Over at Creative Pro they have a really great post about Letraset. It brought back so many memories, especially the shot of the flat file you used to store the sheets of type in. I think about when I made the move to 100% digital, how I held on to those stacks of type for years because they had cost so much. How things change, and for the better I might add. I might have a soft spot for the nostalgia, but I don’t miss the old days of building comps with Letraset type.
Today is my birthday and I’m feeling a bit nostalgic. I think the nostalgia stems from the fact that a long time ago on this day, (no I am not going to tell you how long ago) I started a new job in the design department of a local shop. My job was like many in that era. I did paste-up and cut color separations with a xacto knife and rubylith. This was long before computer graphics and the easy of Command-Z.
As I was sitting here working away on my Mac, building some complex animated title sequences in After Effects it got me to thinking about how much easier things have really gotten since the introduction of computer graphics. Seriously, there are people who will never know the arduous task of rebuilding an entire page, by tearing off all the type that was laid out by hand using gangs of copy and hot wax or rubber cement, or the joy of re-stripping an entire page because the client changed a series of price points 4 hours before press time.
Believe me I am not complaining, and this is not a post about how I walked up hill to work in the snow so I could slave over a hot light table and drawing board all day. I just got to thinking about what it used to be like back in the day, and how I wouldn’t go back to that if I had to. I remember having a conversation with another designer a few years later, and they kept saying that there would be no way you could ever produce anything on the computer that would look better than what was done by hand, especially illustration, and painting. I wish I could talk to them now to see if they even remember our conversation, and if they ever changed their tune. The whole time the two of us were yapping about this we were making Chromalin proofs for a presentation the next day. God I still can’t believe I worked with this stuff. Chromalin involved all sorts of nasty toxic chemicals, and solvents, and they were just a pain in the ass. You had to mix your color to match the PMS chips by hand, and hope that you didn’t screw up when peeling the backer off. If you did it was back to square one.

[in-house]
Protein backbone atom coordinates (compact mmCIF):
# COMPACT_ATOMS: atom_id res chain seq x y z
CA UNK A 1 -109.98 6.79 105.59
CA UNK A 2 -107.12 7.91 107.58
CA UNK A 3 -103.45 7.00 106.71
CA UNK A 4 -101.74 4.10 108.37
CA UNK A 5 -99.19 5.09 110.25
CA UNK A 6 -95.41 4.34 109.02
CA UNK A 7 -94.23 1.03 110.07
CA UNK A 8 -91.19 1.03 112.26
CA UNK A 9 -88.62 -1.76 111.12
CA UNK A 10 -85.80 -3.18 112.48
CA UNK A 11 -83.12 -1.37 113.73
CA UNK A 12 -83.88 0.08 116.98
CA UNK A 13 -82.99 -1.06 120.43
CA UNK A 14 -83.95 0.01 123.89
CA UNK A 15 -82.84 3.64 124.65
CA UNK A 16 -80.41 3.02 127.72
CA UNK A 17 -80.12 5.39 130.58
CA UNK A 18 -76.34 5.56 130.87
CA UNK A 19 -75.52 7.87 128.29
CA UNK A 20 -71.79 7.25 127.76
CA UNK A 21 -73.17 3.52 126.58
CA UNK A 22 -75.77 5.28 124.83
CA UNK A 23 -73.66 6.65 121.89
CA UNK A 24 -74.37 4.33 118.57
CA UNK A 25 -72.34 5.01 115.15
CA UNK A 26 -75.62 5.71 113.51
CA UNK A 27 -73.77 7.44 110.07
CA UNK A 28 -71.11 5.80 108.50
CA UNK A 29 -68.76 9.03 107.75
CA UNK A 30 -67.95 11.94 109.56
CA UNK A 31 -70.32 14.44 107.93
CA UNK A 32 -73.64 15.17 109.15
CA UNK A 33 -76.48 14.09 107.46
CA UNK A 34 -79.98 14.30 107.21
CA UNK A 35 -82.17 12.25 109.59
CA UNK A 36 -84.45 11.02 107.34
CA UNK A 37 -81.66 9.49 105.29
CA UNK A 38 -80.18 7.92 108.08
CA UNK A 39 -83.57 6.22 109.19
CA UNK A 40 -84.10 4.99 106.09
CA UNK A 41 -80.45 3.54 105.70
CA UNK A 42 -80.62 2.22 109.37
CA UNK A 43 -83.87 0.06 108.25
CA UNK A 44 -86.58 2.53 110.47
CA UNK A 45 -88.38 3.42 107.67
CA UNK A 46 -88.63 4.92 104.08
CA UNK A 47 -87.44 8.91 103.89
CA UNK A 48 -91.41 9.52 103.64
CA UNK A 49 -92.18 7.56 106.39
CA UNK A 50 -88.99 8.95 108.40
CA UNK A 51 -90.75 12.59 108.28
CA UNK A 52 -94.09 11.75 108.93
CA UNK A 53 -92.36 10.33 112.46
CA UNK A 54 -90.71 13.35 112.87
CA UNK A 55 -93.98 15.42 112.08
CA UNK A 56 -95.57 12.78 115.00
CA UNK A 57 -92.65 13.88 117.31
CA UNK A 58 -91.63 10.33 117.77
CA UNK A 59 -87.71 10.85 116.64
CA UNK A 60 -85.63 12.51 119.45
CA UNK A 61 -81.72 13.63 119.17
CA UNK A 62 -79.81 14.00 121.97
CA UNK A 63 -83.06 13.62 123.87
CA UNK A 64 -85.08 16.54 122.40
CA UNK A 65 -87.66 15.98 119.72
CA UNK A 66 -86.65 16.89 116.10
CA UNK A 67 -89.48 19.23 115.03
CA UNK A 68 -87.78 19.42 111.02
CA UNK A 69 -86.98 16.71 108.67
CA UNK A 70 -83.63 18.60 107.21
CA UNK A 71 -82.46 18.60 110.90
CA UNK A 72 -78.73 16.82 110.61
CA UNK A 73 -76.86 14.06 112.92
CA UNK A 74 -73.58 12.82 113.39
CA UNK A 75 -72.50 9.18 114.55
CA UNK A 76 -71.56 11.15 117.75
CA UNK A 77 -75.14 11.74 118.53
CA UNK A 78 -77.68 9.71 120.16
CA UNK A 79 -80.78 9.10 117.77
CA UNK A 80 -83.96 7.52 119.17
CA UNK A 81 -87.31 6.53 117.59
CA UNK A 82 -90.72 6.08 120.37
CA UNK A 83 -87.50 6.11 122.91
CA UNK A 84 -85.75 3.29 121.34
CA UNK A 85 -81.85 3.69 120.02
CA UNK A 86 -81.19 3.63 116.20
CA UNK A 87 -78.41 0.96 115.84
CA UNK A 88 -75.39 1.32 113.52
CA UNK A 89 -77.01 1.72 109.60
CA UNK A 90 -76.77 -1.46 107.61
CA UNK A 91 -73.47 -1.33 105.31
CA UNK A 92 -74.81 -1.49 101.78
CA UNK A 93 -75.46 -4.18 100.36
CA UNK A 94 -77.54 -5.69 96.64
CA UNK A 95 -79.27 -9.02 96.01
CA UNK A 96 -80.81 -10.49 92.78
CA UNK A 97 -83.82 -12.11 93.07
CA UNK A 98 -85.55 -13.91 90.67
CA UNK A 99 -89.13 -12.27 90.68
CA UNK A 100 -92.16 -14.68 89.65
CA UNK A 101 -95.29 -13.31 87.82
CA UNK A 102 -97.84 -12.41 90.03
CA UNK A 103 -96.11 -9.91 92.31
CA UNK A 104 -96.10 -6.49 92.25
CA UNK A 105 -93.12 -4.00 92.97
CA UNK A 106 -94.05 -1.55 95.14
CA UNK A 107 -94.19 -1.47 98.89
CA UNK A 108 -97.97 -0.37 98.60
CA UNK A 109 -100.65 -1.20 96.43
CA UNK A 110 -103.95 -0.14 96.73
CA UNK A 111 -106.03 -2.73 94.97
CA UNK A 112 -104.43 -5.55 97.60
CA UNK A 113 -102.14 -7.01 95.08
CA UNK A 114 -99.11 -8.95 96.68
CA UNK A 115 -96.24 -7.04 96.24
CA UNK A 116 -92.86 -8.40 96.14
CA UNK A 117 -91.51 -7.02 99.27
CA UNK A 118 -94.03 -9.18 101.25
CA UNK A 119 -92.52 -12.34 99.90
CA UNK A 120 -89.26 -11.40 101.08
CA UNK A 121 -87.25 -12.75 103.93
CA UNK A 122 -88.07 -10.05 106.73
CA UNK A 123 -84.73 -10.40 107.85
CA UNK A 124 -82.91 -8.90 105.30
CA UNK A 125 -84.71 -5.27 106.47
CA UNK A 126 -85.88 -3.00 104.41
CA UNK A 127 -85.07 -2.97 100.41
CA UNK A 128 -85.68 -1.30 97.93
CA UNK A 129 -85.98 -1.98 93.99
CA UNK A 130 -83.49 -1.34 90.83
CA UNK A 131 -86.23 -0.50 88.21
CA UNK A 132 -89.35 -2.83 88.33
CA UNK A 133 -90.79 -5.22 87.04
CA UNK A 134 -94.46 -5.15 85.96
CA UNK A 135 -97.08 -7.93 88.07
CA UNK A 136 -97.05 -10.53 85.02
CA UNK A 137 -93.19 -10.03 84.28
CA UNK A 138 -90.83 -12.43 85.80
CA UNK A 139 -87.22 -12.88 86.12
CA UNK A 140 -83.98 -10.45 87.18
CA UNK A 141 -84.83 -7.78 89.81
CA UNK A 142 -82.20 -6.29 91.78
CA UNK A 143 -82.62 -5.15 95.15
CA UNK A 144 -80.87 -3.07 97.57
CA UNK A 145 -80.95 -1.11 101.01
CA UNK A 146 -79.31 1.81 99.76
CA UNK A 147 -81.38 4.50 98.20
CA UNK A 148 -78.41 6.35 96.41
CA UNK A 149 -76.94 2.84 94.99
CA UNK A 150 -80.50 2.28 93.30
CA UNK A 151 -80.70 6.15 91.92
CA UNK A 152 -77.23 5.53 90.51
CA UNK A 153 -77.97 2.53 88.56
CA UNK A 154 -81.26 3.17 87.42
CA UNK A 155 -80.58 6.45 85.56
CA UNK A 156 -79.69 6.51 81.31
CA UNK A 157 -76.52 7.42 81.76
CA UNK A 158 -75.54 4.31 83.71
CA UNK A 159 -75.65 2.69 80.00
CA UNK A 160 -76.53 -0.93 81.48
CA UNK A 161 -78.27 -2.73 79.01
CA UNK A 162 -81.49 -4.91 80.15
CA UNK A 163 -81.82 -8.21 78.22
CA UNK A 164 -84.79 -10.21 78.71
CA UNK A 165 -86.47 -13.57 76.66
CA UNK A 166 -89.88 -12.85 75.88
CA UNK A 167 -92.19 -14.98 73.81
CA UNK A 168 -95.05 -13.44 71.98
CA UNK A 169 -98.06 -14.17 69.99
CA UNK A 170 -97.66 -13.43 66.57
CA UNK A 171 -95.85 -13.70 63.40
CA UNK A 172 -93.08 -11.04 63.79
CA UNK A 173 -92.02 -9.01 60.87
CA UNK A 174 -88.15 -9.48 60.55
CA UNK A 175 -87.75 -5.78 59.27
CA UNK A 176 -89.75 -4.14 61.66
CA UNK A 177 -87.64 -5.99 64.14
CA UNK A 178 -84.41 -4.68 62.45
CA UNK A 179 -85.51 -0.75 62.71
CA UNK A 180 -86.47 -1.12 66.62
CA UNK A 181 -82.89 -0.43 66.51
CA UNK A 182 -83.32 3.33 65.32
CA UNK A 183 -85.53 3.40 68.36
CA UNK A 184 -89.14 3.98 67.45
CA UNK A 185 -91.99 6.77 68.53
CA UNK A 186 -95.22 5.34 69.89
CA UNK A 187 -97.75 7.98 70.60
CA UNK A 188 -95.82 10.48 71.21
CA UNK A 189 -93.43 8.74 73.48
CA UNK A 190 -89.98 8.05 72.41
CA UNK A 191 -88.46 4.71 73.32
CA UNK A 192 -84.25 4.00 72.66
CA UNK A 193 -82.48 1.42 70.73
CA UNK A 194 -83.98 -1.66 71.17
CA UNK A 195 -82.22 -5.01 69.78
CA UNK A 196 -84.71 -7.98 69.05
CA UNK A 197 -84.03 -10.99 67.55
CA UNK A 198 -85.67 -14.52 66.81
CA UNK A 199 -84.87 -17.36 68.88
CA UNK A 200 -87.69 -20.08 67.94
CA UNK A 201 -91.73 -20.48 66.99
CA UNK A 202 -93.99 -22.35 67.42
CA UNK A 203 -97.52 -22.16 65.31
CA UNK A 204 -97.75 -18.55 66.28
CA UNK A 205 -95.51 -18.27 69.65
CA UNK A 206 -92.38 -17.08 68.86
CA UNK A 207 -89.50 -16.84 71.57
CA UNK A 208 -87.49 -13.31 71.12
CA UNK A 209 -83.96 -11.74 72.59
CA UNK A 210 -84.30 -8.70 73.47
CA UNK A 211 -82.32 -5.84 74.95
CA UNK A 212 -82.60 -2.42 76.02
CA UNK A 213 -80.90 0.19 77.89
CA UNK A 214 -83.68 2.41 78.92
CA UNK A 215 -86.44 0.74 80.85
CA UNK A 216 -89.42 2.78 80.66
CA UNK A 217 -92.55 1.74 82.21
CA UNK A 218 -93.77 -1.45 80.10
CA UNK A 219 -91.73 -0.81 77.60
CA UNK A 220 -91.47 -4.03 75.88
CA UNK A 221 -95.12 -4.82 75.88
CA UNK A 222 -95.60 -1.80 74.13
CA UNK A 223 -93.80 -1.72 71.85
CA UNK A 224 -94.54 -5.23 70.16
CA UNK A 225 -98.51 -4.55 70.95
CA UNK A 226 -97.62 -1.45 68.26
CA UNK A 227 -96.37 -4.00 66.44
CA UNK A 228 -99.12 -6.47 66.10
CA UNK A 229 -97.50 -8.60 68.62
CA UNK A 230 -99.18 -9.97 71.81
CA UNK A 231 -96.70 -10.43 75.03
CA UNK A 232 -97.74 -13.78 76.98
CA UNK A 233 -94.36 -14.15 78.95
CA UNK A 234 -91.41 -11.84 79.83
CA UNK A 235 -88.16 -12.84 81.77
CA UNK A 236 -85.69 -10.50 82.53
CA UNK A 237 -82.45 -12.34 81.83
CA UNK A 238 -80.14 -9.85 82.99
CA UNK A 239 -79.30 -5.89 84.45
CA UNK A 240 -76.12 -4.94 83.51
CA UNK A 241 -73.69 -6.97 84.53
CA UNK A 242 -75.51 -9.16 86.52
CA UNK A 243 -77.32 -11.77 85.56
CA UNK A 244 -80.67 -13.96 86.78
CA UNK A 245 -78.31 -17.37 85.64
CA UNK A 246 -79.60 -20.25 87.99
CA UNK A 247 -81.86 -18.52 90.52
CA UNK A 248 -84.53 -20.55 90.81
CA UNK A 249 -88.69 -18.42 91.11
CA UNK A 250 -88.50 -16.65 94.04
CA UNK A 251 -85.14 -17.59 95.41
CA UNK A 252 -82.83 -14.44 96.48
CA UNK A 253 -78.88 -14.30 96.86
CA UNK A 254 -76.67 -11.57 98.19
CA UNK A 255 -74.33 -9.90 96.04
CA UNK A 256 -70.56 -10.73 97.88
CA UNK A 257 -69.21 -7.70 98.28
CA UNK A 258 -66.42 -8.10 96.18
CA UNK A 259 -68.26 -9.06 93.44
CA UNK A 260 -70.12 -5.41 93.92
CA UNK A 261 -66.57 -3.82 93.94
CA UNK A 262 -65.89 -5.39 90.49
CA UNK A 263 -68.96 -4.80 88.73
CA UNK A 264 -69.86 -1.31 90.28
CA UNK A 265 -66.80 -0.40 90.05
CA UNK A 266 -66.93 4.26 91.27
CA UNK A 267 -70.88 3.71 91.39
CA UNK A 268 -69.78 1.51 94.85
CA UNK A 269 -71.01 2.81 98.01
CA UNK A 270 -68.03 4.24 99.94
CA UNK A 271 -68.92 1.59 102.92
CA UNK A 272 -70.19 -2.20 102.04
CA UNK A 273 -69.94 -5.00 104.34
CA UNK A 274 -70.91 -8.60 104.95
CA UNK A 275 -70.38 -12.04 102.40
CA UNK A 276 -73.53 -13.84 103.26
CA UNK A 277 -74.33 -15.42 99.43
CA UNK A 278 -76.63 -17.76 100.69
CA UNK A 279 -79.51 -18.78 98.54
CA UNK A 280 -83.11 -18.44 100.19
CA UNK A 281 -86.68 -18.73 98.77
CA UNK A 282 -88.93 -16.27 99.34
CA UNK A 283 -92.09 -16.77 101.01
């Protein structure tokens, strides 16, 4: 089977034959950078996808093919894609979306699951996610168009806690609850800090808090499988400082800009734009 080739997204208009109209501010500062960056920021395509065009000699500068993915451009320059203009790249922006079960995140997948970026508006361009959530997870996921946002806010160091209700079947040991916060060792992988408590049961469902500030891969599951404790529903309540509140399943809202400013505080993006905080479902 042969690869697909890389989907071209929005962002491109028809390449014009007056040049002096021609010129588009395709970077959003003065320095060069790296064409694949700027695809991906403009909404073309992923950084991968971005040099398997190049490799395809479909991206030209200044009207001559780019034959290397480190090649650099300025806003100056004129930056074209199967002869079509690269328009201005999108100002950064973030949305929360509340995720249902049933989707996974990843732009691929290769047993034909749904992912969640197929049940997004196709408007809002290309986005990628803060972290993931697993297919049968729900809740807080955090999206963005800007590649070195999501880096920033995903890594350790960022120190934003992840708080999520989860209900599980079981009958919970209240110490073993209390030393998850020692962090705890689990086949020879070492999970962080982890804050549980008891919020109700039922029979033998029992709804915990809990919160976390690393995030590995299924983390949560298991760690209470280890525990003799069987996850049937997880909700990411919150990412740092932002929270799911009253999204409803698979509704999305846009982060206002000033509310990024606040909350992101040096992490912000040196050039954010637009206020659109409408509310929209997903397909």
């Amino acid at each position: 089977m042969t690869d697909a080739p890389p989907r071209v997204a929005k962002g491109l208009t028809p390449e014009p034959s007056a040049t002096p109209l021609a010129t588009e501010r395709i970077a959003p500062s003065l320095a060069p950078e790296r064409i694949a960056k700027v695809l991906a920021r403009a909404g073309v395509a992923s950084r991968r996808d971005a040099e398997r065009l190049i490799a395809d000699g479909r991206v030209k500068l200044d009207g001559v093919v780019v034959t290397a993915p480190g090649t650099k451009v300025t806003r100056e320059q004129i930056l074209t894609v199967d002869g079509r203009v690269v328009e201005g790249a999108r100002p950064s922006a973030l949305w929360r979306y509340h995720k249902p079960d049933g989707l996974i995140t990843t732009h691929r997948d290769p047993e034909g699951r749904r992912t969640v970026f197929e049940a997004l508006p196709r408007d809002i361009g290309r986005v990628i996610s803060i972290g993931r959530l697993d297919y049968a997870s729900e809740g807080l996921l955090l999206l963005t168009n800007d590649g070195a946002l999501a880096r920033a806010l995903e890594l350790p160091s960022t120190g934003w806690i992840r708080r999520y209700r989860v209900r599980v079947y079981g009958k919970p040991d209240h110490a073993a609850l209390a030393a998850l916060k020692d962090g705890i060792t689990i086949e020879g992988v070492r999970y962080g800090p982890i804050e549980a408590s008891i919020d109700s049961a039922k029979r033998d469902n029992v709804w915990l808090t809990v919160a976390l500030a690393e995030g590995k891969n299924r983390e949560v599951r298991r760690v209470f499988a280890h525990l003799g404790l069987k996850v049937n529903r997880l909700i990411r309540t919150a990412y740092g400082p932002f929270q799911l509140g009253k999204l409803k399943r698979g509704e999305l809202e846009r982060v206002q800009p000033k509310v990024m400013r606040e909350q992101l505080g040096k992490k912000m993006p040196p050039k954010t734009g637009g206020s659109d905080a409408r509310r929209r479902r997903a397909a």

I still believe in the idea that you should have some solid drawing and sketching skills, if you are going to be a designer. It’s just the way I was trained and the background I come from. Know how to set type and all the fundamentals that go with it. Know about color theory, visual layout, gestalt, balance, use of white space, all of it. OK now I’m getting preachy. Enough of this. It’s my birthday and I am going to go eat some cake while I draw in Photoshop on my new iMac and think about how I never have to smell rubber cement or Bestine ever again.